- Police Beat
- The Forecaster
YARMOUTH — Thanks to an updated license agreement with Central Maine Power Co., nearly six miles of land along a power line right-of-way can be used for hiking, mountain biking, cross-country skiing and snowshoeing.
The Town Council on May 19 unanimously authorized the agreement for trail use in the corridor. The town has held a license to build trails on the right-of-way since 1991, but without use, the agreement needed reworking.
Dan Ostrye, of the Yarmouth Bike and Pedestrian Committee, said the project has been a possibility for more than 20 years, but not until about a year and a half ago has it started to gain momentum.
He said the project has the support of high school students, parents with children, members of the New England Mountain Bike Association and other community groups.
On Tuesday, Ostrye said he is very excited to start the project.
“It is gratifying to know we are moving forward,” he said. “The support and interest continues to grow.”
The West Side Multi-Use Trail Network will run from Wyman Generating Station on Cousins Island to the CMP substation on West Elm Street and continue north behind Oakwood and Applewood subdivisions to the Pan Am railroad tracks.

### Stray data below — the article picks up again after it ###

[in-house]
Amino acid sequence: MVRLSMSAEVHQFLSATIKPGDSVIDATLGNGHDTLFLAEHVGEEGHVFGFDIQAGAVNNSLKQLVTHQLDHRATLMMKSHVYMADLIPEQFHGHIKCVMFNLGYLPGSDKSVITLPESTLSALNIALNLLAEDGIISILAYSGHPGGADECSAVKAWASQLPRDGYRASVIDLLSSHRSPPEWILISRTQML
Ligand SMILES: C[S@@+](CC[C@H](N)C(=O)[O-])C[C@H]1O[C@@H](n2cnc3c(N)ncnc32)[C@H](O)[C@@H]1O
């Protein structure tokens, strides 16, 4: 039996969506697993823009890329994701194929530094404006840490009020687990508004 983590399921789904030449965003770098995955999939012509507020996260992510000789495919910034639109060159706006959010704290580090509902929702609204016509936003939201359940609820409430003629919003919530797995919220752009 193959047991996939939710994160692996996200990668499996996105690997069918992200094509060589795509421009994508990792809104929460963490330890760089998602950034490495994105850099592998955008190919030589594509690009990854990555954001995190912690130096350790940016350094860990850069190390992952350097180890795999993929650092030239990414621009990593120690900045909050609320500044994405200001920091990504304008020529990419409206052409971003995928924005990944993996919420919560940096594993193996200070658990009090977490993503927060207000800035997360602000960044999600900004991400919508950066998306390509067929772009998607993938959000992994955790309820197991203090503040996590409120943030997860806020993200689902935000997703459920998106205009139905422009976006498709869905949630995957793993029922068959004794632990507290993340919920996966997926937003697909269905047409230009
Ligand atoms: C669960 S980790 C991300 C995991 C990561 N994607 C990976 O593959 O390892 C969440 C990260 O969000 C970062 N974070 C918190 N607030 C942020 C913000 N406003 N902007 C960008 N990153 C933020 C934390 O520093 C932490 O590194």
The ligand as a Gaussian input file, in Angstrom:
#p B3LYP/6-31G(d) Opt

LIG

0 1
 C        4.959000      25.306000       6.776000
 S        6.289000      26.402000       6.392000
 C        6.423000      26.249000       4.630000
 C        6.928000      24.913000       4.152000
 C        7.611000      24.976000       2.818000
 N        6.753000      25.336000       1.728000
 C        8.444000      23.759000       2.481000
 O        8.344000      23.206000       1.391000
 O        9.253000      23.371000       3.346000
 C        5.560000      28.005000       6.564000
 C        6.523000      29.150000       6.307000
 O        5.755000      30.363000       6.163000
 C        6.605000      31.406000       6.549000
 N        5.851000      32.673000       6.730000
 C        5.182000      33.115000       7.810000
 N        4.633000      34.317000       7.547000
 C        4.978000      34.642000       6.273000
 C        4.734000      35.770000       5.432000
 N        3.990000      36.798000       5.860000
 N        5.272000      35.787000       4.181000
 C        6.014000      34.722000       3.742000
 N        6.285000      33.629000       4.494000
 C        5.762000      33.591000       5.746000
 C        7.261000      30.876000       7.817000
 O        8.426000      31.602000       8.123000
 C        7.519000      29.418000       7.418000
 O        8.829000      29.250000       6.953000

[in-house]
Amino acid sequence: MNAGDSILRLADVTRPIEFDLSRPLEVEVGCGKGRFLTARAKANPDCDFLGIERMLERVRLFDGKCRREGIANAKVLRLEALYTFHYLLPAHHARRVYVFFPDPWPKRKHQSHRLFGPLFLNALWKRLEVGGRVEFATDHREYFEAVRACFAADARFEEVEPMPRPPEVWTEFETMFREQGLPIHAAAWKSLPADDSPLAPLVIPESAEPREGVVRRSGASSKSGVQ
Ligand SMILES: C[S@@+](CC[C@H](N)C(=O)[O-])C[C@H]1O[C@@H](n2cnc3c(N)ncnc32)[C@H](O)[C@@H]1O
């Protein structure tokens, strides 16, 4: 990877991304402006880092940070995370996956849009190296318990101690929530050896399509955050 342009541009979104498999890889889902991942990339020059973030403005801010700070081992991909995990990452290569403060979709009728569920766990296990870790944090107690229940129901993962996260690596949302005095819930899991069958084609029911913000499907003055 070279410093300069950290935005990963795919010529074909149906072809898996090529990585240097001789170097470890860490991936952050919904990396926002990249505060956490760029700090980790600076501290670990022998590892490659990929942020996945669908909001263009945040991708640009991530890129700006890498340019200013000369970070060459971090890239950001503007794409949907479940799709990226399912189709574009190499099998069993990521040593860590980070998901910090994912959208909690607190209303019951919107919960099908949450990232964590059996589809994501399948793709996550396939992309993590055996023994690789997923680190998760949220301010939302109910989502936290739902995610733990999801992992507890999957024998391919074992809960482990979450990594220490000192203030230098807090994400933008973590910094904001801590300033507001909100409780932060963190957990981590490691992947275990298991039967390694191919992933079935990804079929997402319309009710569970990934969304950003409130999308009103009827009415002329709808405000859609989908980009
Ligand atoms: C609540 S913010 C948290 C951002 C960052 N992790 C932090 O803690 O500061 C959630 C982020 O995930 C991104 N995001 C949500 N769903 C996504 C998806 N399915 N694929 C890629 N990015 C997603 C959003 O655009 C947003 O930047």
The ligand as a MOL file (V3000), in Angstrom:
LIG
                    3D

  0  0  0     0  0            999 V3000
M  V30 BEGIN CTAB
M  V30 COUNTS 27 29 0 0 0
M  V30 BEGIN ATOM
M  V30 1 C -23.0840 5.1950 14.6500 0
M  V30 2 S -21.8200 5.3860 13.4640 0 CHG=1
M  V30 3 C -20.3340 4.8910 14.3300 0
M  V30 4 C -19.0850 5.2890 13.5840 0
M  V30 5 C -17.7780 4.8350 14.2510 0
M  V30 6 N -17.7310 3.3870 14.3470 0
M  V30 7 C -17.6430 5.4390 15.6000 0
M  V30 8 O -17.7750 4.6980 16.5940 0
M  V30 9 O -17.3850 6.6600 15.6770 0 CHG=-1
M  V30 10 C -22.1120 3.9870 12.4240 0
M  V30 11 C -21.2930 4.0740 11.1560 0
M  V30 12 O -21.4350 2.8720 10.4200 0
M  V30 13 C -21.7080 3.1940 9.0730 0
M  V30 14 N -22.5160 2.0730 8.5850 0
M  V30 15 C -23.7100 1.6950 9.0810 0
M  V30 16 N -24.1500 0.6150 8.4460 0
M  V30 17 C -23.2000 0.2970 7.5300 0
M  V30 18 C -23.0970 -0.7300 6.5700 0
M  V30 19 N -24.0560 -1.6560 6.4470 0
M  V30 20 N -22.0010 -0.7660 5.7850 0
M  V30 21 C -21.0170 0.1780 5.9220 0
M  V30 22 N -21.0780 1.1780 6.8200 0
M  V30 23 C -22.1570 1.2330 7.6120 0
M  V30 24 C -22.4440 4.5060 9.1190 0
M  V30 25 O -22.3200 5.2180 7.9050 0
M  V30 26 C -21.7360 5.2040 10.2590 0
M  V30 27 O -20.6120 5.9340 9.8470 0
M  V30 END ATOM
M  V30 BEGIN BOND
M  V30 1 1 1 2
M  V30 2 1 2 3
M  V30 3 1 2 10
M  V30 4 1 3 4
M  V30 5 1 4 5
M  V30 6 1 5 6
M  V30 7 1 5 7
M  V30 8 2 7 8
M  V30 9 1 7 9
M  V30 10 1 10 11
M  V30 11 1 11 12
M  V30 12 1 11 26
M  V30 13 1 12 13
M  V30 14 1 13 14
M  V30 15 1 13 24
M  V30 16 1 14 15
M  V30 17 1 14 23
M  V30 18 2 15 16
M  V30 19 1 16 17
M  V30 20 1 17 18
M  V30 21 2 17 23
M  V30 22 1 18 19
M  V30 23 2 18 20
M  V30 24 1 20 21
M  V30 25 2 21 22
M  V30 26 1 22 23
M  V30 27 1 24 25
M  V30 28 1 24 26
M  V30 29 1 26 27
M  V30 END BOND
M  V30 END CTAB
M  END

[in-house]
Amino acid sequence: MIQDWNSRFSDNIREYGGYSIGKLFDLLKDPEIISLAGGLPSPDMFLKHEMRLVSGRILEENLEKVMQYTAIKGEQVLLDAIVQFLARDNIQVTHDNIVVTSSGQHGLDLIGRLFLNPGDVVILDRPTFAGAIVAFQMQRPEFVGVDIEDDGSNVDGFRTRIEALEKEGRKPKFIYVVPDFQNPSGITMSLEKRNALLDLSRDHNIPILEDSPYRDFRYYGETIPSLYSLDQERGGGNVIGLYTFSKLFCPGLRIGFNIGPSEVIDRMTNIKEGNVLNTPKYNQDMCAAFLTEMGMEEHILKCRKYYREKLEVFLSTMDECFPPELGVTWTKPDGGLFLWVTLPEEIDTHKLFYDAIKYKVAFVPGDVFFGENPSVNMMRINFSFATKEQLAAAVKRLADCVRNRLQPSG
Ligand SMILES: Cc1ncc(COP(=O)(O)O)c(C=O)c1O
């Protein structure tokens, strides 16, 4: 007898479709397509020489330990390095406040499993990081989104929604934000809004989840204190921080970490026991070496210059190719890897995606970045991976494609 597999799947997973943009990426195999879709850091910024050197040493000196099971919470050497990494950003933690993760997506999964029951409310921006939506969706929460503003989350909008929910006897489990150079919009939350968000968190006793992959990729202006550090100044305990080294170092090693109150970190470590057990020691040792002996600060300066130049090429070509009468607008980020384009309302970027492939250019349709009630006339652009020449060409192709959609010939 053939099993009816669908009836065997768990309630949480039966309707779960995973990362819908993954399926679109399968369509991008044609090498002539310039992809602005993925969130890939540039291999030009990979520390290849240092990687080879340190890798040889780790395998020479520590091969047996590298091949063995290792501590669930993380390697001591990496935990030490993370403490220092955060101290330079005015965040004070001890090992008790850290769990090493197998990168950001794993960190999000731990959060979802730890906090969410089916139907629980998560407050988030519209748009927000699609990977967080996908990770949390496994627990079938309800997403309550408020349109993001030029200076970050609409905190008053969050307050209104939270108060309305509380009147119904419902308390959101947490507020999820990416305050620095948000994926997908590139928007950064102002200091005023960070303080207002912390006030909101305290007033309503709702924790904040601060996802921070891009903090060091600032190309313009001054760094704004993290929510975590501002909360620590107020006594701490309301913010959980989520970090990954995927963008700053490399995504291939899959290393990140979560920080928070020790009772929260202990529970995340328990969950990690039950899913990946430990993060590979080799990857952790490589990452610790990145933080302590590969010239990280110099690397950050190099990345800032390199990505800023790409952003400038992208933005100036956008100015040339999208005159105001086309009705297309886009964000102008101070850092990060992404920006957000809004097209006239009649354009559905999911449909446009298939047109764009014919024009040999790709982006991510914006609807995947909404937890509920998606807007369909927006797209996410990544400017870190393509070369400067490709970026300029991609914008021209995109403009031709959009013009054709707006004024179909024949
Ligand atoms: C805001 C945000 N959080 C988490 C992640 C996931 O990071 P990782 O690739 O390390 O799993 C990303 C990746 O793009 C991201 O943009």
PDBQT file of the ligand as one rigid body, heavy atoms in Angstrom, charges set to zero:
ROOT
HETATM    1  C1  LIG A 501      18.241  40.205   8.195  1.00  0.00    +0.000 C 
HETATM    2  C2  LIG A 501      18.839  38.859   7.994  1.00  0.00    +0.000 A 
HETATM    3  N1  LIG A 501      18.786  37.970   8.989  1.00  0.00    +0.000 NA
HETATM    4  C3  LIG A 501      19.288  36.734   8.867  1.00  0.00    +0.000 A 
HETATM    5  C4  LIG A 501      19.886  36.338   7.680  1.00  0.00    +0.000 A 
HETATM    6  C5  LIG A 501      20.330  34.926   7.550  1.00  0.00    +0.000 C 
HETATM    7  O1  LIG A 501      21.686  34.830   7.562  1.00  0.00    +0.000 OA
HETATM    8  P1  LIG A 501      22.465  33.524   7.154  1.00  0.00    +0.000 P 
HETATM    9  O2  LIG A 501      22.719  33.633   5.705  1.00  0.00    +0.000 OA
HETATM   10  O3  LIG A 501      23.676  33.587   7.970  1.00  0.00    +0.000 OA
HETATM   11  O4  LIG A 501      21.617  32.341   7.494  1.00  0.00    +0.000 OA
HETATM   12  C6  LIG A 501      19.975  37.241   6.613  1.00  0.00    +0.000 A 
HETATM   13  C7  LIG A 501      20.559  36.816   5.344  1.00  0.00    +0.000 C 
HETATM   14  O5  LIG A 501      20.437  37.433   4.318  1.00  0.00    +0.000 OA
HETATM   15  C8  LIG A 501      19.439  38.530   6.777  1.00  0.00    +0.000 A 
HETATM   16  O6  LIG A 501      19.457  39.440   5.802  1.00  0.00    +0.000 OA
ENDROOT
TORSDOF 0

Ostrye said since the trails are not that extensive, he does not expect a lot of regional use, and since it is a volunteer project, does not expect to use town or taxpayer money to design the trails.
The council advised Ostrye to hold informational neighborhood meetings before the trail construction begins. Councilor Erv Bickford was the most concerned about abutter rights, safety and awareness.
“The concept I like, but I am scared of the details,” he said.
Ostrye said the project will take place in phases, and each of the 98 abutters will be made aware of trail construction in their area.
“The whole goal is to connect neighborhoods and provide trails for people to safely enjoy,” he said.